Memphis public school board set to pick new superintendent Feb. 9
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At last, the Memphis-Shelby County Schools superintendent search has an end date in sight.
Board members are set to select a new public schools leader from a slate of three out-of-town finalists in a meeting on Feb. 9, signaling a resolution to a process that is well into its second year.
Finalists Yolonda Brown of Atlanta Public Schools, Marie Feagins of Detroit Public Schools Community District, and Cheryl Proctor of Portland Public Schools in Oregon made their final cases to board members in public interviews on Friday, the culmination of a days-long return visit to Memphis that also included private interviews with community leaders and educators, as well as a tour of school buildings.
Choosing one of the three candidates will be a final step for the Memphis school board, and could be a testament to the work board members did to relaunch a second, smoother search process for a successor to former Superintendent Joris Ray.
A successful appointment requires votes from six of the school board’s nine members, and Joyce Dorse-Coleman, vice chair of the board and co-chair of the search committee, said Friday she had the “utmost confidence” in the board agreeing on a candidate.
“It’s been a journey, and we’re ready to move on,” Dorse-Coleman said, adding that she has appreciated the “strong leadership” of Toni Williams, the district’s former finance chief who has held the interim role since August 2022 following Ray’s exit.
Successful contract negotiations with the board’s selection will bring an outside leader to helm Memphis public schools for the first time in more than a decade. The new superintendent is expected to start by July 1.
Two of the three finalists in Memphis’ restarted search also applied to the role back in the spring. Feagins was among a public list of applicants during the initial search. Proctor revealed during her interview Friday that she was also a contender in the spring, but withdrew before finalists were announced because of a family emergency. Brown appears to be a new applicant.
Board members tailored questions during the second-round interviews to each of the three finalists’ experiences, but themes emerged that reflect the district’s needs and community’s concerns. Chalkbeat selected a highlight of each candidate’s two-hour interview process for publication.
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Yolonda Brown, chief academic officer in Atlanta Public Schools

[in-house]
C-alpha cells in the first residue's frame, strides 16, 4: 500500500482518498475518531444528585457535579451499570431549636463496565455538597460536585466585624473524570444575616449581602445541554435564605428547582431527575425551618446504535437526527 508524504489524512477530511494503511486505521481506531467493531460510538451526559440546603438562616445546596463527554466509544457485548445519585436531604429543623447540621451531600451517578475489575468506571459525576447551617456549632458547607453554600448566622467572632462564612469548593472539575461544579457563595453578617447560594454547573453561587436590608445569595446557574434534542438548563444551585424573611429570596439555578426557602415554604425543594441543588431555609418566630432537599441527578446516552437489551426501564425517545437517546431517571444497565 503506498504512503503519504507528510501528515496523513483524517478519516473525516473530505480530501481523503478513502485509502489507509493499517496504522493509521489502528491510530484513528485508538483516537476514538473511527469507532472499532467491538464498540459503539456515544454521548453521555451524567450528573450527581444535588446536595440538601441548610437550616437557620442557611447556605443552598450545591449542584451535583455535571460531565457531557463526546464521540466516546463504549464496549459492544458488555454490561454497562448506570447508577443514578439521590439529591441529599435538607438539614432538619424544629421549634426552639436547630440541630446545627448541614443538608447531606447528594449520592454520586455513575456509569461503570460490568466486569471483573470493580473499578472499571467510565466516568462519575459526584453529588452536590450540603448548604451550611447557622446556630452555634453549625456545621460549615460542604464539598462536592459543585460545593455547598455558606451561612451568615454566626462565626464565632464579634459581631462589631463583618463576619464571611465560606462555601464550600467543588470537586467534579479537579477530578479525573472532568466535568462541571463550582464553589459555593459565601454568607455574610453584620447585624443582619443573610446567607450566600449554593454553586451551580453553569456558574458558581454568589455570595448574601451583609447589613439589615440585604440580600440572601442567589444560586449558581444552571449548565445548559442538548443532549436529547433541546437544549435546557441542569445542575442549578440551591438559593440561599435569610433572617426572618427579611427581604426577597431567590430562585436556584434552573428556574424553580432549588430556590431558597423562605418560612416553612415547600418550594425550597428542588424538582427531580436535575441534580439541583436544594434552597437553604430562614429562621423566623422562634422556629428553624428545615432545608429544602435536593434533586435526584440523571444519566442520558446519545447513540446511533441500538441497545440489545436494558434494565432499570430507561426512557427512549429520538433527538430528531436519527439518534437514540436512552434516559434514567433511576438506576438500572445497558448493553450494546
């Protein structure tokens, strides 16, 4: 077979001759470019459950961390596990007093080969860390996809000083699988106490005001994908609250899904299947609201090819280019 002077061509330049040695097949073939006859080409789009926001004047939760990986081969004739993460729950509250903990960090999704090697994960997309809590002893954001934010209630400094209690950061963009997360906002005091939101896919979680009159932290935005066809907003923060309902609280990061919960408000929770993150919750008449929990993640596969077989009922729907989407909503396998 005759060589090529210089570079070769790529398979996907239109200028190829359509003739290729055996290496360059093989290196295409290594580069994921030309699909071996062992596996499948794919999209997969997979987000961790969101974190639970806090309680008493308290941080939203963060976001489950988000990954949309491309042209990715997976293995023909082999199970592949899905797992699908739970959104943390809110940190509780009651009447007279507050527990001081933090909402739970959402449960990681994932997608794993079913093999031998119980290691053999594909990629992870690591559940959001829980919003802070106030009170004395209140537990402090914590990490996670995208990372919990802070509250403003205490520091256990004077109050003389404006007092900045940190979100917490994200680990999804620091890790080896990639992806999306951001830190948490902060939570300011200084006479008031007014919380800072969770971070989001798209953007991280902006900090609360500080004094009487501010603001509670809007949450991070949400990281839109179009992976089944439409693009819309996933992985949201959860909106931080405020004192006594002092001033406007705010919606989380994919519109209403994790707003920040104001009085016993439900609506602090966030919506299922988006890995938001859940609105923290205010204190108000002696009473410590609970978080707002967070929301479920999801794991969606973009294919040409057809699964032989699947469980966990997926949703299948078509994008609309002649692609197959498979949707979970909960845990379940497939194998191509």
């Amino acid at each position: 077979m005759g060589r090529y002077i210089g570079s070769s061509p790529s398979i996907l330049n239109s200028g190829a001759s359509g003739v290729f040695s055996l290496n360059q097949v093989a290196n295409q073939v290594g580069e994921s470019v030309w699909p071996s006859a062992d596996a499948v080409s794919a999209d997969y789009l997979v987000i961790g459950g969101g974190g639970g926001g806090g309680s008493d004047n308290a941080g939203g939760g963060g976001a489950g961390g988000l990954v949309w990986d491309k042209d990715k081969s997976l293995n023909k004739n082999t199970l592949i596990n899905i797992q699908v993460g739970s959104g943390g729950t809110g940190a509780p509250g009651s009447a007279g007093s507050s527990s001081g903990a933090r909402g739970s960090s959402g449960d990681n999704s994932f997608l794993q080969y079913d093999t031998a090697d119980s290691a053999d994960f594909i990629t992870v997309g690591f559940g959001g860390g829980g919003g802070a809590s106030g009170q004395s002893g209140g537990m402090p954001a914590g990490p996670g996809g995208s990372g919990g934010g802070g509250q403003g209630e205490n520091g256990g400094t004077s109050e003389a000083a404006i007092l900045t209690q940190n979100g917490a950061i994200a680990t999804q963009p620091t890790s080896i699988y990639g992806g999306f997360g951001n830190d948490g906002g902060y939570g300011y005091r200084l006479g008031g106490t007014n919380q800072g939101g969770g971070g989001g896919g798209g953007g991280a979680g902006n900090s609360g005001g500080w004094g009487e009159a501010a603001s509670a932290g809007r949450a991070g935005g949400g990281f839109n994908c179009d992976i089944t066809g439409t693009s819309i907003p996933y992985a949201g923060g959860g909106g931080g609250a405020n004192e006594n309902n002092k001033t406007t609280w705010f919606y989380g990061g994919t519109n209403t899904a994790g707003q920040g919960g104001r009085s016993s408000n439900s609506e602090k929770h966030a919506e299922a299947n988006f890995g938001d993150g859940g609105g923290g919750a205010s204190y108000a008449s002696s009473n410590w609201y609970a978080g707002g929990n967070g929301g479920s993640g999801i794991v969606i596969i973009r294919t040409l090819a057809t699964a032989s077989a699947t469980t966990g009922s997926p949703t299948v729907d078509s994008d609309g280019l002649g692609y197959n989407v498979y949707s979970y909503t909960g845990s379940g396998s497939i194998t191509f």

Brown told board members she would consider conducting an academic audit for Memphis-Shelby County Schools, similar to one by the Council of Great City Schools she used to implement changes in Atlanta.
“We were able to streamline the support, and schools knew exactly who they could call, reach out to, and get support from … and they knew what services we could provide. And so that was the biggest impact,” Brown said.
Speaking about how she would lead as a newcomer to Memphis, Brown said: “It doesn’t matter how great you know academics or the strategy. If the culture is not right, it doesn’t matter … And so you don’t come in and automatically say, ‘Everything’s bad, and I’m here to fix it,’ because leadership is not about one person.”
Marie Feagins, chief of leadership and high schools for Detroit Public Schools Community District
In Detroit, Feagins said she increased the number of students who were on-track to graduate by monitoring data regularly and introducing a competition among schools.
Of managing teachers, she said: “People are okay with being responsible for the things that they can directly contribute to and own … I think that when you tell people what to do, you get robots. And when you empower them, then you get the type of creative leaders that we need in our spaces. And that’s how we get the results that we’re ultimately seeking.”
Feagins explained her approach to leading Memphis public schools like this: “I want people to get to know me first, and so that you know that the heart of the decisions are good, they’re pure, the intent is right. But you also know that I honor that the impact is what is felt most, and is what matters most … and that’s where the leadership begins.”
Cheryl Proctor, deputy superintendent of instruction and school communities for Portland Public Schools in Oregon
Proctor told board members that her experience in large Florida school districts make her familiar with rigorous state accountability systems like the third-grade retention law and letter grades, as well as school voucher programs.
“We need to stay focused on what’s happening in our local environment, and in our local community,” Proctor said of responding to education vouchers in Tennessee. She added: “My priority is going … to be that our district schools are schools of choice … All of our schools should have high-quality learning programs with specializations.”
Proctor told the board: “I bring perspective … having to find my niche of belonging as a child and as a student — as a student, who also at some point fell through the crack, fell victim if you will, to that soft bigotry of low expectation.”
Laura Testino covers Memphis-Shelby County Schools for Chalkbeat Tennessee. Reach Laura at LTestino@chalkbeat.org.